Mid Atlantic and Northeastern National Wildlife Refuge Bee Project . Dr.'s Sam Droege (USGS Patuxent Wildlife Research Center) and Dr. Leo Shapiro (Independent Biologist) are working with the Region 5 or Northeast National Wildlife Refuges on bee surveys of late summer/early fall fields. The study will examine the variability of captures across fields at different distances and provide the refuges with an initial small amount of information about their bee populations. The researchers are also trying a different approach to reporting the results - they have created a blog with entries for each refuge's results at:
  The very handy manual: how to catch and identify bees and manage a collection. (PDF). This online guide to North American bee identification provides detailed instructions on bee monitoring techniques including specimen collection, processing and management, and bee identification. Lead contact: Sam Droege, USGS Patuxent Wildlife Research Center, Native Bee Inventory and Monitoring Lab.
  Karner Blue Butterfly ( Lycaeides melissa samuelis) Research . Beginning in the early 1990's, Dr. Ralph Grundel (Ecologist, USGS Great Lakes Science Center) has carried out extensive research in the Indiana Dunes on the habitat use patterns of adult Karner blue butterflies, the demography of wild lupine ( Lupinus perennis L. ) - the specific host plant of the Karner blue butterfly, and on developing effective protocols for monitoring Karner blue butterfly populations. Significant findings and publications that resulted from this and related research by Dr. Grundel are published or referenced online by the US Fish and Wildlife Service and in Dr. Grundel's U.S. Geological Survey staff profile. The Karner blue butterfly was Federally listed as an endangered species in 1992.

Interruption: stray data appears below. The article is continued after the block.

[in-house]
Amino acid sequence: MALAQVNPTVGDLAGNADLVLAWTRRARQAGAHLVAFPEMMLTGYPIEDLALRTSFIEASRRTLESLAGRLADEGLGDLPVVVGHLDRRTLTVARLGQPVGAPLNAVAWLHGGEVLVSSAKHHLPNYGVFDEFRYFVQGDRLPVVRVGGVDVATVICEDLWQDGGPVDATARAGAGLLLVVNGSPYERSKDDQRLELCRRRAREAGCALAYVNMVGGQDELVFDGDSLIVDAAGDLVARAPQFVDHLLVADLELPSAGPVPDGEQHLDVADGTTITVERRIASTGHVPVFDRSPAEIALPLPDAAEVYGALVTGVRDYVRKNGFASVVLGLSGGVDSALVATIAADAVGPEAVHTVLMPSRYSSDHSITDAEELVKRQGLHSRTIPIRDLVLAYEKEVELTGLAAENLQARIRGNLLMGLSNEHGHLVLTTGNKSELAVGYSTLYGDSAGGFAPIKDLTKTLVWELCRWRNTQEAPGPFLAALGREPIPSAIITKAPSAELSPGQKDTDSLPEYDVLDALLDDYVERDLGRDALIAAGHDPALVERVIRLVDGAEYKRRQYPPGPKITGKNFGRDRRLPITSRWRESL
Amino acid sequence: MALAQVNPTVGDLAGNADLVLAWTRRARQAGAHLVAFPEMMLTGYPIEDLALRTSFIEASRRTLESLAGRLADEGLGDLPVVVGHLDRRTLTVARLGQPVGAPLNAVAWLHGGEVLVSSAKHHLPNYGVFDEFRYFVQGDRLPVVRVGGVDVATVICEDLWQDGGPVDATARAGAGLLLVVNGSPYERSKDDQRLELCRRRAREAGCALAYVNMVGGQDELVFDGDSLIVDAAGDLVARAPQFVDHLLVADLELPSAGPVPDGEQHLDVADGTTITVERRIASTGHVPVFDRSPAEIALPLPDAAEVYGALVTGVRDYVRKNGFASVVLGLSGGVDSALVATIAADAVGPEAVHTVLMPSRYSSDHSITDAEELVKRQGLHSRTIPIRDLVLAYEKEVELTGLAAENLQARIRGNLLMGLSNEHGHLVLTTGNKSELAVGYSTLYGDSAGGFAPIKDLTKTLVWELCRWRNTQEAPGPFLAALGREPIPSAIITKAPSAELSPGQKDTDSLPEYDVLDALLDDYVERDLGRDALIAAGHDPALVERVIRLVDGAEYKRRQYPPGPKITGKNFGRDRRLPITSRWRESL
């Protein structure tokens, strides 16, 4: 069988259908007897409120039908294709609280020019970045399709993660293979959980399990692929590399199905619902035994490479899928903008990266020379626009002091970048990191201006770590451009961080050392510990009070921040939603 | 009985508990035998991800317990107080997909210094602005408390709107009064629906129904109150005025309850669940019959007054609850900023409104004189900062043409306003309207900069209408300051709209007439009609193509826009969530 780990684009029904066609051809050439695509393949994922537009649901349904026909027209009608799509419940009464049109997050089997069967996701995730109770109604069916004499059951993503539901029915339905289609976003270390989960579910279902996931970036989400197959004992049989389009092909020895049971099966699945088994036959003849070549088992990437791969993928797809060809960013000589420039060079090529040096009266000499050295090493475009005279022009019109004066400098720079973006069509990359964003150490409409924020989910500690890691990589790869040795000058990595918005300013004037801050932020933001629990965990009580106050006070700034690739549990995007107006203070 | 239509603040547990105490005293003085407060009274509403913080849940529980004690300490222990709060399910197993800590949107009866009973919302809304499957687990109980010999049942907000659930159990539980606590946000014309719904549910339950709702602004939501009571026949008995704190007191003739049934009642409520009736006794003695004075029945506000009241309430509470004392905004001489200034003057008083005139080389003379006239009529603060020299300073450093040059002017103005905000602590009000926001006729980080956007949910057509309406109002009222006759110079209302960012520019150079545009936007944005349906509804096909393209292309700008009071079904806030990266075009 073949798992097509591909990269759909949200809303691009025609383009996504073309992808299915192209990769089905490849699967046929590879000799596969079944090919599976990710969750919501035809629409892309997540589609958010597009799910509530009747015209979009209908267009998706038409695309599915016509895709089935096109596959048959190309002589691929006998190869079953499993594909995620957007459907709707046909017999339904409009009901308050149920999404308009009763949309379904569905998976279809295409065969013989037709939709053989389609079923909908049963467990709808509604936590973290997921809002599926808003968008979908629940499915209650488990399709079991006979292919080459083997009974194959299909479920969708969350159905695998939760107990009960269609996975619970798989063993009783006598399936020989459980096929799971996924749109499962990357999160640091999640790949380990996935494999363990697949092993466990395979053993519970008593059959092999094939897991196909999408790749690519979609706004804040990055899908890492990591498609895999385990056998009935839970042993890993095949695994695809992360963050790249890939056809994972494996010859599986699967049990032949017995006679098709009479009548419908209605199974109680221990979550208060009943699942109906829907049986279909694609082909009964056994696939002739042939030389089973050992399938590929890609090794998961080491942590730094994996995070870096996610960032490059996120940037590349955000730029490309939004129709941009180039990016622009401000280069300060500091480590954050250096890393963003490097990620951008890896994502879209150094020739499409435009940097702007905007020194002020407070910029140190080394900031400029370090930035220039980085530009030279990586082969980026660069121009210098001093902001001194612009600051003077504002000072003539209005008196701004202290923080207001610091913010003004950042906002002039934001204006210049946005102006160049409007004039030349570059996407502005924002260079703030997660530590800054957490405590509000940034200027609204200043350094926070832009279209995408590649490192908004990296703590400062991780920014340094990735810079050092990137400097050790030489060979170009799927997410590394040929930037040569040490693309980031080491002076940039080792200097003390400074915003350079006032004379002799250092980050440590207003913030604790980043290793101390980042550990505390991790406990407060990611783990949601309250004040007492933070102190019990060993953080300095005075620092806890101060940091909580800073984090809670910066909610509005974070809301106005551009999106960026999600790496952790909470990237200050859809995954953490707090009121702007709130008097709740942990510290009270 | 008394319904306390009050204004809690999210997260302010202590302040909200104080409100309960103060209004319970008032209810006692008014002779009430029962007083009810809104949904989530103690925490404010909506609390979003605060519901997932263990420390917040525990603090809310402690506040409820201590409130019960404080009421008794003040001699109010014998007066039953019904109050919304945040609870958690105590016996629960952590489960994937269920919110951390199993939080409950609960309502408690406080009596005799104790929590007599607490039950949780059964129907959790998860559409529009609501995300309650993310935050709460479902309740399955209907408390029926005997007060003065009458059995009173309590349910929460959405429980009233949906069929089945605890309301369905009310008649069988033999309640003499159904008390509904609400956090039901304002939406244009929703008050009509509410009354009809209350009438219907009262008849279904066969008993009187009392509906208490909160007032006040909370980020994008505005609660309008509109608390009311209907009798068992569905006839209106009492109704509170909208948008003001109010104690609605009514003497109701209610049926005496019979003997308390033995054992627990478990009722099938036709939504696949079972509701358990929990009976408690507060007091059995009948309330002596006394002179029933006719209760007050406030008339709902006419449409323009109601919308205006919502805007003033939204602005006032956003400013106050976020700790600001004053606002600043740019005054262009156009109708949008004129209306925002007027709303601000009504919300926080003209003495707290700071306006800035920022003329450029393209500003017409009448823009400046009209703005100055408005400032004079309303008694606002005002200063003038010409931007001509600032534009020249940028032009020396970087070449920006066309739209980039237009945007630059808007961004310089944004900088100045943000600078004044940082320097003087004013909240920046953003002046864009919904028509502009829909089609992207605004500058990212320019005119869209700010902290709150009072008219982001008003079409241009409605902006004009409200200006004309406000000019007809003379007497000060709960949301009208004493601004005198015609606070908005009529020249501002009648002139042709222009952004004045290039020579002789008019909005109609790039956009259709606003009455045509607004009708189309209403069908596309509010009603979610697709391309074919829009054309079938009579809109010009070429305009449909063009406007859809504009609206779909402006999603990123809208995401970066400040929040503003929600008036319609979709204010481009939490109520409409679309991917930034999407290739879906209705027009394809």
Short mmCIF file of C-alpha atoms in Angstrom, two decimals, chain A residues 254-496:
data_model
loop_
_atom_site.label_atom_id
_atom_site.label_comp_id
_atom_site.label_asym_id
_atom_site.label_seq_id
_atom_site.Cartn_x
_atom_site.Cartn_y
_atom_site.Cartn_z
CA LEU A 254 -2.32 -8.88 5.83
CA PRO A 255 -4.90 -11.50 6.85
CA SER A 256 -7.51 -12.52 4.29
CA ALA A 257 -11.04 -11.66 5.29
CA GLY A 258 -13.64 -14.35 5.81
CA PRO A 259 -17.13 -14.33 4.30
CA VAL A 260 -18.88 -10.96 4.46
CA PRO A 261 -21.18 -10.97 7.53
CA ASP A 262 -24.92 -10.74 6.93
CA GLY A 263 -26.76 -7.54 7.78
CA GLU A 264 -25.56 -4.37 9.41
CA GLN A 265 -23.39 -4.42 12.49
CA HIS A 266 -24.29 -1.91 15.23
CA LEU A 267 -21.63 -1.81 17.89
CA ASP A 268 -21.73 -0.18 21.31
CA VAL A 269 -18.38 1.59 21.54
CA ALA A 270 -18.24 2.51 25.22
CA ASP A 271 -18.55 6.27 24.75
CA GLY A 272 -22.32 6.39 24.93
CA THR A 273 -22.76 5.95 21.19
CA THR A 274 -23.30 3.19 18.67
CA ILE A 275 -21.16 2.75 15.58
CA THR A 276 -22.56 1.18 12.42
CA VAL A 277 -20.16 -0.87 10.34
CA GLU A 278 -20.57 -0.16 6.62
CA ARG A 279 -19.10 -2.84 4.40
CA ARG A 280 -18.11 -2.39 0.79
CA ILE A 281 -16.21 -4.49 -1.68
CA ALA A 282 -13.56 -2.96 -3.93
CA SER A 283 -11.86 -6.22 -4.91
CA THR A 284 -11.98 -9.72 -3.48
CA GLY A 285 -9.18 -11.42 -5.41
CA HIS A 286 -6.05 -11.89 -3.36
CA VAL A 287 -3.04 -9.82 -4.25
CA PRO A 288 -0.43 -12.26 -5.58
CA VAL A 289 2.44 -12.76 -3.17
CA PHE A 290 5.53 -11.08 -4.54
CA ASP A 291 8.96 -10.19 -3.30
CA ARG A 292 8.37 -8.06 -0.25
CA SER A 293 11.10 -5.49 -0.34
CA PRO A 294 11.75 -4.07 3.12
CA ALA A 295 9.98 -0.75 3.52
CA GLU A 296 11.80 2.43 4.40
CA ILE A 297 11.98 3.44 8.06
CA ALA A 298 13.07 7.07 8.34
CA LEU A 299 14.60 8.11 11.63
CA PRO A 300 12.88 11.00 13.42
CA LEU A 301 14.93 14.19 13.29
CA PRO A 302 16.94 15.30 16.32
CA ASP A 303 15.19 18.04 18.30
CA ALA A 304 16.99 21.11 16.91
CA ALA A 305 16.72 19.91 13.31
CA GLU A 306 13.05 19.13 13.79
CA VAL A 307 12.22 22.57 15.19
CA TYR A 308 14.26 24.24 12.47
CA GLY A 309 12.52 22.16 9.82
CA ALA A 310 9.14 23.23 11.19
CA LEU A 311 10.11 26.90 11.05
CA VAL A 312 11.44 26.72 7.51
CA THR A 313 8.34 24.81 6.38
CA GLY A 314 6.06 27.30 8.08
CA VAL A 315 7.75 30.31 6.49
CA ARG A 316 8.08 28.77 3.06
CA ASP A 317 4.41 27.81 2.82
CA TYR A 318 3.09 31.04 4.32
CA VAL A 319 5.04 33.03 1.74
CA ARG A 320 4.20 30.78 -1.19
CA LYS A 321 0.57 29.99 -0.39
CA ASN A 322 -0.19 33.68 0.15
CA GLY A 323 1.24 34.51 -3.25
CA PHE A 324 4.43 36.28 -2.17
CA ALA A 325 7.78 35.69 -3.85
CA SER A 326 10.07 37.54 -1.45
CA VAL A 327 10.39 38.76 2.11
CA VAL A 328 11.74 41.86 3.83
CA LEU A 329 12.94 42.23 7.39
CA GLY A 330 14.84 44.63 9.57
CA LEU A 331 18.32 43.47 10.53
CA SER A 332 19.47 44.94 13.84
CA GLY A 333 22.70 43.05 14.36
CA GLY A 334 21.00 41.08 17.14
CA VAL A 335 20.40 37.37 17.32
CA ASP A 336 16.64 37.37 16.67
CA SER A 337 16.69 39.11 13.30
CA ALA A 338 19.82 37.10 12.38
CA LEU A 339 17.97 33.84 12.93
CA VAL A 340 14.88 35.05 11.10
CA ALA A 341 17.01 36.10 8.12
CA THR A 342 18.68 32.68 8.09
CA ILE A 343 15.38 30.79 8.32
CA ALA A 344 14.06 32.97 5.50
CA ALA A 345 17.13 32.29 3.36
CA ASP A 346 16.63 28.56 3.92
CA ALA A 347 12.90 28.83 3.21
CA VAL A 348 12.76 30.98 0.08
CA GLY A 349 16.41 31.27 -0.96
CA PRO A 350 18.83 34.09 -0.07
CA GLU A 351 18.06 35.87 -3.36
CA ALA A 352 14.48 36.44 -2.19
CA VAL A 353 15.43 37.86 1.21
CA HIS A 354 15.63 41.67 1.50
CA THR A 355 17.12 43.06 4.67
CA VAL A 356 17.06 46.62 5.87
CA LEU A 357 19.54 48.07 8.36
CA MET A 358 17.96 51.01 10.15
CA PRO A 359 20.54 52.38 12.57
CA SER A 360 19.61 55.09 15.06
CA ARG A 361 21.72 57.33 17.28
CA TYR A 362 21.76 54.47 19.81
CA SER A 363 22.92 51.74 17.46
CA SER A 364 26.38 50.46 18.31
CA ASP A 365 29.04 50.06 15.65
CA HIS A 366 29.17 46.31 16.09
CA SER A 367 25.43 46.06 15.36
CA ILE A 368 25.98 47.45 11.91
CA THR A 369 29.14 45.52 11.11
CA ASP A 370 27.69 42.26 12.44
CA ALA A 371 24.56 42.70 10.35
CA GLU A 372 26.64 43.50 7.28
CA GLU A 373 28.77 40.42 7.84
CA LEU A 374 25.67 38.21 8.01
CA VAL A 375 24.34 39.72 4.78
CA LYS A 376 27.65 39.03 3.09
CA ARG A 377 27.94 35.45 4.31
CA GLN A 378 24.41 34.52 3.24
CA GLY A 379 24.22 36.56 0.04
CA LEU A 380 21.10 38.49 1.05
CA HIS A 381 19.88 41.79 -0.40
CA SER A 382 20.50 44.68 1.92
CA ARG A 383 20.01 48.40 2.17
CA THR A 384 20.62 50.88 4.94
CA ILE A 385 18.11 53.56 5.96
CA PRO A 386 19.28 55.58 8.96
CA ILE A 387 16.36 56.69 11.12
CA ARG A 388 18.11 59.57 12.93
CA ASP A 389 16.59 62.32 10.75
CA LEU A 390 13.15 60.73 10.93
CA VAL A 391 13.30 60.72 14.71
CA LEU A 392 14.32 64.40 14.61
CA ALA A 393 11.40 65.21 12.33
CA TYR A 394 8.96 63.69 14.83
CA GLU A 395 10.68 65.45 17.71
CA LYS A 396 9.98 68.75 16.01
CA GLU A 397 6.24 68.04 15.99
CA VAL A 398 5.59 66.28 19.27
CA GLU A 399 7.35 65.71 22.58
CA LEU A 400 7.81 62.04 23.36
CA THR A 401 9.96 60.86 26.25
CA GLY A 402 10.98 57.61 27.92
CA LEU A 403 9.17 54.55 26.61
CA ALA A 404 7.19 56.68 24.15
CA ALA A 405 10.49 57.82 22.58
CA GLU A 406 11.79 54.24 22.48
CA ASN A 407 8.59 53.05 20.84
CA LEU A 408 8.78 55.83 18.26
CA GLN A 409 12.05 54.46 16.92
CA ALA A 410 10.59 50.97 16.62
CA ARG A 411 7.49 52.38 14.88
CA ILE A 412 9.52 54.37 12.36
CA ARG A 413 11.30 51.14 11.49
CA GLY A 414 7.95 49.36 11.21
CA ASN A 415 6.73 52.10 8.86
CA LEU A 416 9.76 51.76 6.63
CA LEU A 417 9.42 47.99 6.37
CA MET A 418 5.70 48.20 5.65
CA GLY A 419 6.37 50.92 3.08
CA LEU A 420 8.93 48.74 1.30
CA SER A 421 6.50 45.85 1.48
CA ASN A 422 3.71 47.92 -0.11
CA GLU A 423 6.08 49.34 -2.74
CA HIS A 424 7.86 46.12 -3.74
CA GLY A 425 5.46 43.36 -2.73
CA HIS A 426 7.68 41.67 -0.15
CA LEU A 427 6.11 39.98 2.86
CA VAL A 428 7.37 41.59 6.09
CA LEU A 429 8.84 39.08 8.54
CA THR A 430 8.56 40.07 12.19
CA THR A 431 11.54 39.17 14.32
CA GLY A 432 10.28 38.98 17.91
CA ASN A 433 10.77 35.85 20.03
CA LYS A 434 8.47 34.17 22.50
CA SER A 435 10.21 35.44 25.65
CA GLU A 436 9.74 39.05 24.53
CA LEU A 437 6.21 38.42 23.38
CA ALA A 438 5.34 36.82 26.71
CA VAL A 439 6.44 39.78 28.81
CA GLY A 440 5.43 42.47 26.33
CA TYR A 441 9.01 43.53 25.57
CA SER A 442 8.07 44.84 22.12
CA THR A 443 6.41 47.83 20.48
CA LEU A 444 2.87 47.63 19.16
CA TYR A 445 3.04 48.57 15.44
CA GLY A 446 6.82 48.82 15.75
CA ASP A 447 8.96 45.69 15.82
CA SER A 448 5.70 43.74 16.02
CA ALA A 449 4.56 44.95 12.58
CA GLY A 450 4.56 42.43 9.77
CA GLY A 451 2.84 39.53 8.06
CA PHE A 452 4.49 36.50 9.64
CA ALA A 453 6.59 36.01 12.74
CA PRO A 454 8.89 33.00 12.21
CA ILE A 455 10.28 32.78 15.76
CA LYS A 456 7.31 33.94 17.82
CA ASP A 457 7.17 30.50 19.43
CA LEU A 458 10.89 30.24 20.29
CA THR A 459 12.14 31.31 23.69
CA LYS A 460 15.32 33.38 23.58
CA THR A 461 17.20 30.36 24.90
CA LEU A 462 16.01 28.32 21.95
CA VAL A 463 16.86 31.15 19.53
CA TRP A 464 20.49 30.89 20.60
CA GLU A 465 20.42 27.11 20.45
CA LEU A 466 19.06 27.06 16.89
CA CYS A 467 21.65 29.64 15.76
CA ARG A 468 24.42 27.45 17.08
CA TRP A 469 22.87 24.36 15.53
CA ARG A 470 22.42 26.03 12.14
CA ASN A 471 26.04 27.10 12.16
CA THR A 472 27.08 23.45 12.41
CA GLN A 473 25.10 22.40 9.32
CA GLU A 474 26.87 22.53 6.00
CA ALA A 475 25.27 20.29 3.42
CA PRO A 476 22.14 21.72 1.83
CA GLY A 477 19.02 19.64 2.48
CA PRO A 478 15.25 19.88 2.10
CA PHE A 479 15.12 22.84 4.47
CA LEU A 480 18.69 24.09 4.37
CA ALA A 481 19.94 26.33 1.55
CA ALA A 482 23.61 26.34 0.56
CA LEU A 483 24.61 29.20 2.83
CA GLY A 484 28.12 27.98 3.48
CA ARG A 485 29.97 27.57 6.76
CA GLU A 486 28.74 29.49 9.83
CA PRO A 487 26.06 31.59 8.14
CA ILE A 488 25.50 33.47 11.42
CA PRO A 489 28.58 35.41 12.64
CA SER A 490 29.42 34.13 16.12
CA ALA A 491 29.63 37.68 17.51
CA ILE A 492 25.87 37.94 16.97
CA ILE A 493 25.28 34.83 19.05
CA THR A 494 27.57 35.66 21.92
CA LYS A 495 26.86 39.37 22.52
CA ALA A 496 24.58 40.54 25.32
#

Effects of invasive plant species on pollinator service and reproduction in native plants at Acadia National Park. The effects of invasive plant species on pollinator behavior were investigated by comparing pollinator visitation to co-flowering native and invasive species with visitation to native species growing alone. Objectives were to determine: 1) the influence, if any, of each invasive on pollinator visitation to a co-flowering native species, 2) factors that might affect visitation, 3) invasive pollen transfer to native plants, and 4) whether invasives influence native plant reproduction (fruit set). A field guide for identification of native bumble bees has been produced to help Park Natural Resource personnel monitor the status of native bee populations in Acadia, along with other educational materials that were aimed at educating Park visitors. Lead contacts : C. J. Stubbs, F. Drummond, and H. Ginsberg, USGS Patuxent Wildlife Research Center.